Can Austin Become Carbon Neutral by 2050?

The city stepped up its game, but it'll need your help

In August 2019, just weeks before the September climate crisis protests in Austin, the city of Austin declared a climate emergency in response to rising global temperatures. Currently, the city is on track to meet key sustainability goals, according to a January 2020 report released by the Office of the City Auditor (download the full report here).

Austin Climate Strike at the Texas State Capitol in September of 2019 (Photo by John Anderson)

After the September climate strike protests, city policymakers took additional steps to ensure the 2015 Austin Community Climate Plan had real teeth – including stopping production at Austin Energy’s two largest carbon emitters by 2027: the Decker Creek Power Station and the Fayette Power Project.

The natural gas-fueled Decker Creek Power Station, which has been operating since the 1970s, has two steam units; Austin Energy will stop operating one by the end of this year and close the other unit by 2021. In compliance with protester demands, the staff currently employed at Decker Creek Power Station are receiving additional training in preparation for other jobs once the station shuts down.

Ceasing production at Fayette is a bit more complicated, as Austin Energy shares ownership of two of the coal-fired plant’s three units with the Lower Colorado River Authority (LCRA). By 2027, Austin Energy plans to cease all of its production at Fayette and will not sell its shares to another owner; however, LCRA is the sole owner of the third unit. In August 2019, the City Council approved legal assistance to help Austin Energy negotiate with LCRA to halt its production at Fayette. The audit report does not comment on the status or progress of these negotiations.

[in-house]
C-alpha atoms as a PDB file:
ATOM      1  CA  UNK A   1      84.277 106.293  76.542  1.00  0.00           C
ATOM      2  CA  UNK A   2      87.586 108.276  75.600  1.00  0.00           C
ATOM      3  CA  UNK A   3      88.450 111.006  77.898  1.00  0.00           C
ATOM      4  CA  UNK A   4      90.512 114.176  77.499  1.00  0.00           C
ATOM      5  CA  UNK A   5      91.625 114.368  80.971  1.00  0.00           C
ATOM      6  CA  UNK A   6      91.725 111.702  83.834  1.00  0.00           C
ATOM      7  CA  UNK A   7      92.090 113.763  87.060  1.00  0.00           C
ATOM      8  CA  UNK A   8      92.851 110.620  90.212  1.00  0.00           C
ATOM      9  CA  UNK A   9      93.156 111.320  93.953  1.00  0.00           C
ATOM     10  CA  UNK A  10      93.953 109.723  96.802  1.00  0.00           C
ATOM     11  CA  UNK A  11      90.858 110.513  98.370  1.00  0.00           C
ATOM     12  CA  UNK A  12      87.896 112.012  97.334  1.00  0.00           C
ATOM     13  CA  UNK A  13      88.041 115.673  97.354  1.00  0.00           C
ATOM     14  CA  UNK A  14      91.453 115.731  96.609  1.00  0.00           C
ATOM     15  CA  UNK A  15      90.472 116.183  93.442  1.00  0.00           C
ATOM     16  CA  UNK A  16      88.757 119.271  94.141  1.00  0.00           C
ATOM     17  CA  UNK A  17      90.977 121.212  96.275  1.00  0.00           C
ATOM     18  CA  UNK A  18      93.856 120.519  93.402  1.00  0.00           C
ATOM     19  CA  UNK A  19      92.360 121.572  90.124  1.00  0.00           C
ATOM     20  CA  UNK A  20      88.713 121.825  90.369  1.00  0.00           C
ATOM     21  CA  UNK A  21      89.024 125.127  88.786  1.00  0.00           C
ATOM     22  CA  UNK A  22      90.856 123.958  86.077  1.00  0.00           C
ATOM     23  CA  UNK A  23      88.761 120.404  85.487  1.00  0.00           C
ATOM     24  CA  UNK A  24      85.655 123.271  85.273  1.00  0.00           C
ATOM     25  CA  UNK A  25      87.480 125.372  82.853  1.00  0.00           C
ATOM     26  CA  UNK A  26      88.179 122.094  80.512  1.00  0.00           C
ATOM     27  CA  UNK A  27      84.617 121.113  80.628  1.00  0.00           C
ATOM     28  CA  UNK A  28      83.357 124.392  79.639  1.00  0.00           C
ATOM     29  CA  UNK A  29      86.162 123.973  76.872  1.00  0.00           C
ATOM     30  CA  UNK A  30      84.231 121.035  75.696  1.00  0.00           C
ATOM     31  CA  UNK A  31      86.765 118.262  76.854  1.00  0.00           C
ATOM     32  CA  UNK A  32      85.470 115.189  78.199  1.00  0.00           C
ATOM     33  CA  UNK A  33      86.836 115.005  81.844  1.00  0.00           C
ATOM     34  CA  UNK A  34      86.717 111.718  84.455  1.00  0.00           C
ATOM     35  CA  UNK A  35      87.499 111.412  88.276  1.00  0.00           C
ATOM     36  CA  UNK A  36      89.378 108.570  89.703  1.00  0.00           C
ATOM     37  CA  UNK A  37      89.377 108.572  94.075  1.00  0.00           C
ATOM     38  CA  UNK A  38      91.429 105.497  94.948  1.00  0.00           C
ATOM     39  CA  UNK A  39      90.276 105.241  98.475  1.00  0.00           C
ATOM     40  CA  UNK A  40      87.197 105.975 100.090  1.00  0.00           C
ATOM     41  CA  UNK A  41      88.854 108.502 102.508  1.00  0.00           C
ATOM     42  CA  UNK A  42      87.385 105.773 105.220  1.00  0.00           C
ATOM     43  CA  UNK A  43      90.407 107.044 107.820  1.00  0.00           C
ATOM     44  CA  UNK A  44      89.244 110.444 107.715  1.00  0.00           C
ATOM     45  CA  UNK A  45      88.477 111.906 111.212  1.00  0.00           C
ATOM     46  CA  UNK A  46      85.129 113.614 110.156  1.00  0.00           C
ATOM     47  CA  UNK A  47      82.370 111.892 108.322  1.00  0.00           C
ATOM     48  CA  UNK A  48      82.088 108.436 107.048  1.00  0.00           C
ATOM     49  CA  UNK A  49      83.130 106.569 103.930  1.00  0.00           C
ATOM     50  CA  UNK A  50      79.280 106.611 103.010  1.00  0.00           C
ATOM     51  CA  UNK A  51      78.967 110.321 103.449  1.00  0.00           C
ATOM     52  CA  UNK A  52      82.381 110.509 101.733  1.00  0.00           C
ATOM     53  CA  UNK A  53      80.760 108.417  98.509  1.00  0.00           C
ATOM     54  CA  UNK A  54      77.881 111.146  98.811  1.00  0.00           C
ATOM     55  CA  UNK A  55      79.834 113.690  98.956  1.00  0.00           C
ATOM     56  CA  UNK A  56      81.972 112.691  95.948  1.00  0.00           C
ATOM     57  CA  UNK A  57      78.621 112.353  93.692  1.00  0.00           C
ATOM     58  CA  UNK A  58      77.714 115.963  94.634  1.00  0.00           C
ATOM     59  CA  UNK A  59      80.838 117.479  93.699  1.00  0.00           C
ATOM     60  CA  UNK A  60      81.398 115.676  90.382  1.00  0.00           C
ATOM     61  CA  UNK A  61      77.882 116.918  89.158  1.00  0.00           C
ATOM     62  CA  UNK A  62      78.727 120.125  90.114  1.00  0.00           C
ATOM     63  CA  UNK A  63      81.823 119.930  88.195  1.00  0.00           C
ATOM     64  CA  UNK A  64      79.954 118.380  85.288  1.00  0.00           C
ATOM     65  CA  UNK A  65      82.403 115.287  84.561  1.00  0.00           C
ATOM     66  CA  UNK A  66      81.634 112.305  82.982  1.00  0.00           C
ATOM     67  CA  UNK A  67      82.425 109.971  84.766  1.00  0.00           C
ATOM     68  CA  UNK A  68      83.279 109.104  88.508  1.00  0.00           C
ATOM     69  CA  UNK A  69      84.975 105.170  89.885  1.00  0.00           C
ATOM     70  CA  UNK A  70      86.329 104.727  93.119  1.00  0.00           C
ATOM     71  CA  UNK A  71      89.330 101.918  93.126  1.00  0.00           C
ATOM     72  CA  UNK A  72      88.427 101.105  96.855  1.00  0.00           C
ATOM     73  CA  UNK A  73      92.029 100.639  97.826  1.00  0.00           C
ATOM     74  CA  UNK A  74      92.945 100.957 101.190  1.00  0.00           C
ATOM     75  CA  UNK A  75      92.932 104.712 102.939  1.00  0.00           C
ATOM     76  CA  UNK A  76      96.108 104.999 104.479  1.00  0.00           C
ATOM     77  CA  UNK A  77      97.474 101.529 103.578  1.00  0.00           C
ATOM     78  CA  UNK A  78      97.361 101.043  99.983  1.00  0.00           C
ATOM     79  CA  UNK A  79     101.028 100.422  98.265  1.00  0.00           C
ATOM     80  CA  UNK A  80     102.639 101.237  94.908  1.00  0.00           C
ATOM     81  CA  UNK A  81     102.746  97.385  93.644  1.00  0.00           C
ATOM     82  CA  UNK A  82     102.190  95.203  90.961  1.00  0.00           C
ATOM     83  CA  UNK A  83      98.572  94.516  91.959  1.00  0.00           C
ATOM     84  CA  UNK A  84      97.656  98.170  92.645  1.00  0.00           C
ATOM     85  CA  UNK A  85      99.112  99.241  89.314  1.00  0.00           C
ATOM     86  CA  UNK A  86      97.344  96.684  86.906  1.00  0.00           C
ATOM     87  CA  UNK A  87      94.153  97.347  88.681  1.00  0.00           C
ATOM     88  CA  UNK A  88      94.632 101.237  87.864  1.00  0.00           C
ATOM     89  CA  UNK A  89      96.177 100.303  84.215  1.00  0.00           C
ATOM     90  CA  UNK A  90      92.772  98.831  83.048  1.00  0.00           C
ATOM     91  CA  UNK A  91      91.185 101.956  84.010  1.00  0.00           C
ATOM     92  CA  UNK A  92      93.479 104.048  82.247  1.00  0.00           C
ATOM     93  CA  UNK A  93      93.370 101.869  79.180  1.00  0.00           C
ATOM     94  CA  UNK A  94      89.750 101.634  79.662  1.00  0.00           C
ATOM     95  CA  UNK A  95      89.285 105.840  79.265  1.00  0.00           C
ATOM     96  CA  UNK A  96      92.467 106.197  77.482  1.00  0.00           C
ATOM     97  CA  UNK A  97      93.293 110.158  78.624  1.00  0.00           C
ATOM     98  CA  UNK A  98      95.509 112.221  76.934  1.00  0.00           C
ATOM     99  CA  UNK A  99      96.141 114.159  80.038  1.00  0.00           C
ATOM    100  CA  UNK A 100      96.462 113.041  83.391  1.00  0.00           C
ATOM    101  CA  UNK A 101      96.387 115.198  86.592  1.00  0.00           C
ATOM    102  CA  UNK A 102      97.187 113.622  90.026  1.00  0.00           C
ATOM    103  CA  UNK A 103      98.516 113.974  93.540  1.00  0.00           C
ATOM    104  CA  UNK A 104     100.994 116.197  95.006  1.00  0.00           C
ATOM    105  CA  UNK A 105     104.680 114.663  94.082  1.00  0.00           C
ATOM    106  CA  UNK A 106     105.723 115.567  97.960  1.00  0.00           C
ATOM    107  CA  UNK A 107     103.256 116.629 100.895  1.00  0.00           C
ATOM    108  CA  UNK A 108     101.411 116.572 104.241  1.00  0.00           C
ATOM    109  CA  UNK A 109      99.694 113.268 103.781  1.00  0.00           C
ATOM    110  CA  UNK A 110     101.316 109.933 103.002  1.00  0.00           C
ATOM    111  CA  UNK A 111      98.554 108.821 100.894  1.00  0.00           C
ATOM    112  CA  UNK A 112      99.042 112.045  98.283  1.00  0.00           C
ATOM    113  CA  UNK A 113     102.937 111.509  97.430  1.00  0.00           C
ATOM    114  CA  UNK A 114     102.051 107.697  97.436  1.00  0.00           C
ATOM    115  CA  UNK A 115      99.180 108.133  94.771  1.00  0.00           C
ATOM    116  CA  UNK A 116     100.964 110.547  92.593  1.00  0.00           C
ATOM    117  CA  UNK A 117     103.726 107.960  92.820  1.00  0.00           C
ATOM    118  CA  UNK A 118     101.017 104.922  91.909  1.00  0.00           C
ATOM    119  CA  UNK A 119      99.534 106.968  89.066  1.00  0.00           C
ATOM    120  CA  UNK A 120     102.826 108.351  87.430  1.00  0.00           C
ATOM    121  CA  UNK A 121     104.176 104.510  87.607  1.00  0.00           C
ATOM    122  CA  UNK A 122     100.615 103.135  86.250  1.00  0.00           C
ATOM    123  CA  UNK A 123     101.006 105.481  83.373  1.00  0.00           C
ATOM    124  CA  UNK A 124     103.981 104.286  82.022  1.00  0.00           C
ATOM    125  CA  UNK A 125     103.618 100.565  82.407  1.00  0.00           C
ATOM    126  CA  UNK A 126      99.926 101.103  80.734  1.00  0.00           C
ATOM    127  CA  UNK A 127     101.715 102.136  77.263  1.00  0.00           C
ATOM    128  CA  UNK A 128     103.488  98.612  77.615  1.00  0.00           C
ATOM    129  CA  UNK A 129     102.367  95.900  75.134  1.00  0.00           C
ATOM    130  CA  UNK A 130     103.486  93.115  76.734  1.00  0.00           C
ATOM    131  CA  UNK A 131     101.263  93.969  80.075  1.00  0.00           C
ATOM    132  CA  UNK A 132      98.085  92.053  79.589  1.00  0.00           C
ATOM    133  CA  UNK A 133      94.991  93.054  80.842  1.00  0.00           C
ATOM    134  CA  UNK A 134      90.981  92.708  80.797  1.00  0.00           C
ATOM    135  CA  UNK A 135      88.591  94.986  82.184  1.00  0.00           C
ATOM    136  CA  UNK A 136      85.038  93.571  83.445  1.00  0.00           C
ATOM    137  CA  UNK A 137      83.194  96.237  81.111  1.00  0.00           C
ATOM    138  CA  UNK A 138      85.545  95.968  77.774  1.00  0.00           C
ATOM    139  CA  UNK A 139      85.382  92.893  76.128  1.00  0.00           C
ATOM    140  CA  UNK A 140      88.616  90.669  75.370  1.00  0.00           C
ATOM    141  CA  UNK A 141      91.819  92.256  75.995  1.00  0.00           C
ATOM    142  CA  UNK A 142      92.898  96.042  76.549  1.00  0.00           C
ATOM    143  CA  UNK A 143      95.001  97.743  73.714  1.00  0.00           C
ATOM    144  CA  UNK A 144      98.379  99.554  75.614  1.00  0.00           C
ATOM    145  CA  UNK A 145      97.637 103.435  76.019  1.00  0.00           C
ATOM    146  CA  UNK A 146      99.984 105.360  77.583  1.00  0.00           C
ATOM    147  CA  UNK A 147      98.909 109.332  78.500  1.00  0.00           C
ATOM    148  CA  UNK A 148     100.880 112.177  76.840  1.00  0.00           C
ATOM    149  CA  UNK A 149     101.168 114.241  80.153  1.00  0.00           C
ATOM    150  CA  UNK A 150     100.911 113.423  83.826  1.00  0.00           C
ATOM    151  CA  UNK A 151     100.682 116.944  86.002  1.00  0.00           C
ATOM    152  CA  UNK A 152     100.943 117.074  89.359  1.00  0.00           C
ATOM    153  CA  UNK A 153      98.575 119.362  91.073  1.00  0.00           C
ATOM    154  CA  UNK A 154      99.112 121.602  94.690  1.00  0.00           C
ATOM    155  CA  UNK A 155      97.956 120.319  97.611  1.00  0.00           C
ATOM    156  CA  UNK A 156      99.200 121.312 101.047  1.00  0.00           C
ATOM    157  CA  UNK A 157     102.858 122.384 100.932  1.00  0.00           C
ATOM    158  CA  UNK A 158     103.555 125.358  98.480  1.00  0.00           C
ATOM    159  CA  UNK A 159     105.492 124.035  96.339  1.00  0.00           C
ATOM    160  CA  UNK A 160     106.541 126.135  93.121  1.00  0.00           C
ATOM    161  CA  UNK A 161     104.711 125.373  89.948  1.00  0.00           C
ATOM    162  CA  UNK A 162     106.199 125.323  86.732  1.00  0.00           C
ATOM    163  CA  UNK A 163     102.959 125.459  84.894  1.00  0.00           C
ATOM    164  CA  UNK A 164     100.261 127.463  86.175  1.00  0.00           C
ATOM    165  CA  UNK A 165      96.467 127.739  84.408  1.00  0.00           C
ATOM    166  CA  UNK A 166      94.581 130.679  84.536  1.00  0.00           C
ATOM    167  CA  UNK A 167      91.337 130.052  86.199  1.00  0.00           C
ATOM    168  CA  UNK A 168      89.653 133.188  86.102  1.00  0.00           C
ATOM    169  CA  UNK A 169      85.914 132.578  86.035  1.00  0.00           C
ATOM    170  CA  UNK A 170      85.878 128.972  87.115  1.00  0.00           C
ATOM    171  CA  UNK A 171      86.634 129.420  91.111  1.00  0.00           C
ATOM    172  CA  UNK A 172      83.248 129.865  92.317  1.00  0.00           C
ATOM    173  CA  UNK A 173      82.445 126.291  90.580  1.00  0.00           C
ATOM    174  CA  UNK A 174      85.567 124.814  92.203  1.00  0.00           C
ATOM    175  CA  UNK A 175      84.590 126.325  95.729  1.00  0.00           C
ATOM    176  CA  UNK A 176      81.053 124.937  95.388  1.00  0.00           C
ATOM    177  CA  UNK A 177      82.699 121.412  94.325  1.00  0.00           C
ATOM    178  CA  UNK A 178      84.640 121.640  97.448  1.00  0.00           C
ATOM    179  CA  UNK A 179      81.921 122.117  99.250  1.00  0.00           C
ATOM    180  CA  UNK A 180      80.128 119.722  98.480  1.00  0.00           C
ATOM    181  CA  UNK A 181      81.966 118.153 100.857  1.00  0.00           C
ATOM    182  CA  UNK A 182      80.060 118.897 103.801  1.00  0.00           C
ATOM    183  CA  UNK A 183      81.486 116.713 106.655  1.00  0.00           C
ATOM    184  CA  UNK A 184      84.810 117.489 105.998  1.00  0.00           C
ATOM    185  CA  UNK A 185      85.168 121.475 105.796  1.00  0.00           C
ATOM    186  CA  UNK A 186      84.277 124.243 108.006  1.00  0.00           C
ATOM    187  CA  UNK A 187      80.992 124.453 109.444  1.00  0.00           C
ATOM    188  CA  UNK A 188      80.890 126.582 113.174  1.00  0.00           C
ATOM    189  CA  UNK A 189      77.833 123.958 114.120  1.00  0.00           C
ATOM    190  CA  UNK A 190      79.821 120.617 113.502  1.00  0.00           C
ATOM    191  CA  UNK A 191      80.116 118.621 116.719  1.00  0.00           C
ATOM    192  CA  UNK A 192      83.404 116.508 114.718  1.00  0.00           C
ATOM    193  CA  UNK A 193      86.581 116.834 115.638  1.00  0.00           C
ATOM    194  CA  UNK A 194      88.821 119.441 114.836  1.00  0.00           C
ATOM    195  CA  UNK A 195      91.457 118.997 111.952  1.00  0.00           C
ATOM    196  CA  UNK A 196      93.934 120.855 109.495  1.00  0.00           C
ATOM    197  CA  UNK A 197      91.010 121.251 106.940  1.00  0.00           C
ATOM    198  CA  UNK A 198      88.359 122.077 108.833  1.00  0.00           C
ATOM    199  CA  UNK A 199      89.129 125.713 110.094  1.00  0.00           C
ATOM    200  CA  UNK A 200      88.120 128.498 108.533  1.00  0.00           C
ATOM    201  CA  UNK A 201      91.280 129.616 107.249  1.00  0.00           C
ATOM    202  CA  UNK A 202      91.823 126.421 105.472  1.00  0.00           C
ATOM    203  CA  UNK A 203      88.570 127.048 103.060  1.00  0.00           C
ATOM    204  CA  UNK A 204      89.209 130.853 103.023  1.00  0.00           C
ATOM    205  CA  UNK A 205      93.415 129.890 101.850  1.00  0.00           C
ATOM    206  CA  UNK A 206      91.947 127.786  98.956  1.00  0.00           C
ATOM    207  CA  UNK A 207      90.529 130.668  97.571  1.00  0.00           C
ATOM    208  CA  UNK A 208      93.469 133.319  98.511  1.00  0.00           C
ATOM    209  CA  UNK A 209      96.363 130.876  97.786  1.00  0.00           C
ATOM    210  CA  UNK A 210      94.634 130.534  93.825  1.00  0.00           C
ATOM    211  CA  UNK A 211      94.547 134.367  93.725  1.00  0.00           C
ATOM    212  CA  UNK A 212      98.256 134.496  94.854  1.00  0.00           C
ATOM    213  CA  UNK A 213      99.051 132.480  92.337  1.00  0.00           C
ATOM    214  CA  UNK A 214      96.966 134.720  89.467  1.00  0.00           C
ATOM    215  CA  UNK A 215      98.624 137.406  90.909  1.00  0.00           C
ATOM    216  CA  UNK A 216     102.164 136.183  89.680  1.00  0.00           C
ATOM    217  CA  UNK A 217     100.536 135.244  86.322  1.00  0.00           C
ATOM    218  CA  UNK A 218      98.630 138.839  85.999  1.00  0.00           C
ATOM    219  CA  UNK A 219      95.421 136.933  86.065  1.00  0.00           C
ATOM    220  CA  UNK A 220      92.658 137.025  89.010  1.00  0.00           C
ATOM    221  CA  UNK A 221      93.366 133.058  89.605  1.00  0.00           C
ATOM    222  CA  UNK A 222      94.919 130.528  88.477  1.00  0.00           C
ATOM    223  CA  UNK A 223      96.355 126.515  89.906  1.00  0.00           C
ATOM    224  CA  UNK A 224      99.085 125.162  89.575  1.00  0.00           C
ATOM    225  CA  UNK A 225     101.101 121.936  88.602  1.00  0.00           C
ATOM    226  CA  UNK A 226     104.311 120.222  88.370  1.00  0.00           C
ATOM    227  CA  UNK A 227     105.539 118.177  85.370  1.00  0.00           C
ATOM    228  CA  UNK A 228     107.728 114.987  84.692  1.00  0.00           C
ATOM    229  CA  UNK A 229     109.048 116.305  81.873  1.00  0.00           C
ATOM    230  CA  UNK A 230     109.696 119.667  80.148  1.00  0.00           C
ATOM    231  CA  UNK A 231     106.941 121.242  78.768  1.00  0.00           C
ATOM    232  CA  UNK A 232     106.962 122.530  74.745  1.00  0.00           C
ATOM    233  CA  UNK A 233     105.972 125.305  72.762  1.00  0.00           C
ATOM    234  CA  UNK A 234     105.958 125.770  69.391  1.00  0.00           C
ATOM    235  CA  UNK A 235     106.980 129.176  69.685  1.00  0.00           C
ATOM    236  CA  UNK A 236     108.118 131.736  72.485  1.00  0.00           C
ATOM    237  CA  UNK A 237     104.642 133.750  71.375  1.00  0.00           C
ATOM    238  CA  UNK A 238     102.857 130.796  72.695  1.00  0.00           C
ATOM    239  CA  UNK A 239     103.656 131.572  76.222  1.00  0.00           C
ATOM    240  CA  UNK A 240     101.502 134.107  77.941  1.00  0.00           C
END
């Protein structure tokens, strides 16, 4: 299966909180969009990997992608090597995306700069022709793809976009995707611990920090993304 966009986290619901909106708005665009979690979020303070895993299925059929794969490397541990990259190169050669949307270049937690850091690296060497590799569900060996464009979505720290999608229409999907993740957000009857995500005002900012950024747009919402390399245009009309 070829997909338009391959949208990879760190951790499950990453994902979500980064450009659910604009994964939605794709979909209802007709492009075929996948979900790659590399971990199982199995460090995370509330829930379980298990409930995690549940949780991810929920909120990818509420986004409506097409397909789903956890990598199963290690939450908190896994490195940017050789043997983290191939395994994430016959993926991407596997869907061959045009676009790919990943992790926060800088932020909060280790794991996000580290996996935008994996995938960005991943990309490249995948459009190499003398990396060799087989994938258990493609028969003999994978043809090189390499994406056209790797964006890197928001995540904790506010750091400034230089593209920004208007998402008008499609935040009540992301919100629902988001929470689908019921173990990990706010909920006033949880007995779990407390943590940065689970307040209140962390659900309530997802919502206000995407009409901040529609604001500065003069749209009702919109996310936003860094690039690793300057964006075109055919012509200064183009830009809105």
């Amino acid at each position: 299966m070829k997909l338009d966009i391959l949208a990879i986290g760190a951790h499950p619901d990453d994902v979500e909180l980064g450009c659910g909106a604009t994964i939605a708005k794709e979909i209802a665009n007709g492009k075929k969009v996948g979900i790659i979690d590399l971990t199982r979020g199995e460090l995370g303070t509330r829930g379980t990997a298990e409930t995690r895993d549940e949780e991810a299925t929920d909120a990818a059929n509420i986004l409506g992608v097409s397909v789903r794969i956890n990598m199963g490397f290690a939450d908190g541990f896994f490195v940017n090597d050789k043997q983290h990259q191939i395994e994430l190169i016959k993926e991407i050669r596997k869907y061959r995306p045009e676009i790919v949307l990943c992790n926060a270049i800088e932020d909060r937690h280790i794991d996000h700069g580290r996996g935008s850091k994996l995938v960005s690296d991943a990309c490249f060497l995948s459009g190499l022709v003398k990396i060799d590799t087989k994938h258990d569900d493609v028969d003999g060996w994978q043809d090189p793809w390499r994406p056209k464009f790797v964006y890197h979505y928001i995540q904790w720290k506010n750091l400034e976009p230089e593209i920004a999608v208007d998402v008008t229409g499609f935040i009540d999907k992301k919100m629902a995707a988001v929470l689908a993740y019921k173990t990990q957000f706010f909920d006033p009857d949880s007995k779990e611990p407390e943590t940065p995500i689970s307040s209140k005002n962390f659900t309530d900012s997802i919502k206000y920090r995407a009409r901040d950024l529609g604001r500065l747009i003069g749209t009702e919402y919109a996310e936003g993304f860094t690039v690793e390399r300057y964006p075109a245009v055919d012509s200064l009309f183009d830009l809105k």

Other highlights from the report include:

• Austin Energy is on schedule to meet (or surpass) its goal of generating 65% renewable energy by 2027
• Austin Energy’s own internal audits and studies project that energy generation will be 84% carbon-free overall (61% renewable and 23% nuclear) by 2021
• The city plans to add 330 electric vehicles to its fleet and make all municipal operations carbon-neutral by the end of 2020

Other than power generation, transportation is the main source of Austin's carbon output, and while electrifying the municipal fleet is a step in the right direction, this will reduce the entire city’s carbon emissions by less than 1%.

Bearing this in mind, another Austin institution has taken action: Capital Metro. On Jan. 26, the transit authority started operating its two first electric buses – a vital step towards a carbon neutral fleet. CapMetro aims to replace its entire 423-bus fleet with electric buses in the future, but has not released a deadline for that goal.

Compared to peer cities in the U.S., as well as to other Texas cities, Austin gets a large percentage of its energy from renewables – a priority of the city that’s made easier by its ownership of Austin Energy. Other publicly owned power providers (such as San Antonio’s CPS Energy) have yet to reach AE’s levels. Cities like Houston and Dallas that are served by private utilities do not have the same amount of data or level of control over where their power comes from.

But the city and Austin Energy can only do so much; efforts by the rest of the community – especially residents – are crucial. The report is abundantly clear: residents must significantly decrease their driving alone in gas-powered cars for Austin to have a chance of becoming carbon neutral by 2050. Providing alternatives – such as expanded mass transit – will be crucial so that individual Austinites have real choices.

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KEYWORDS FOR THIS POST

climate change, climate crisis

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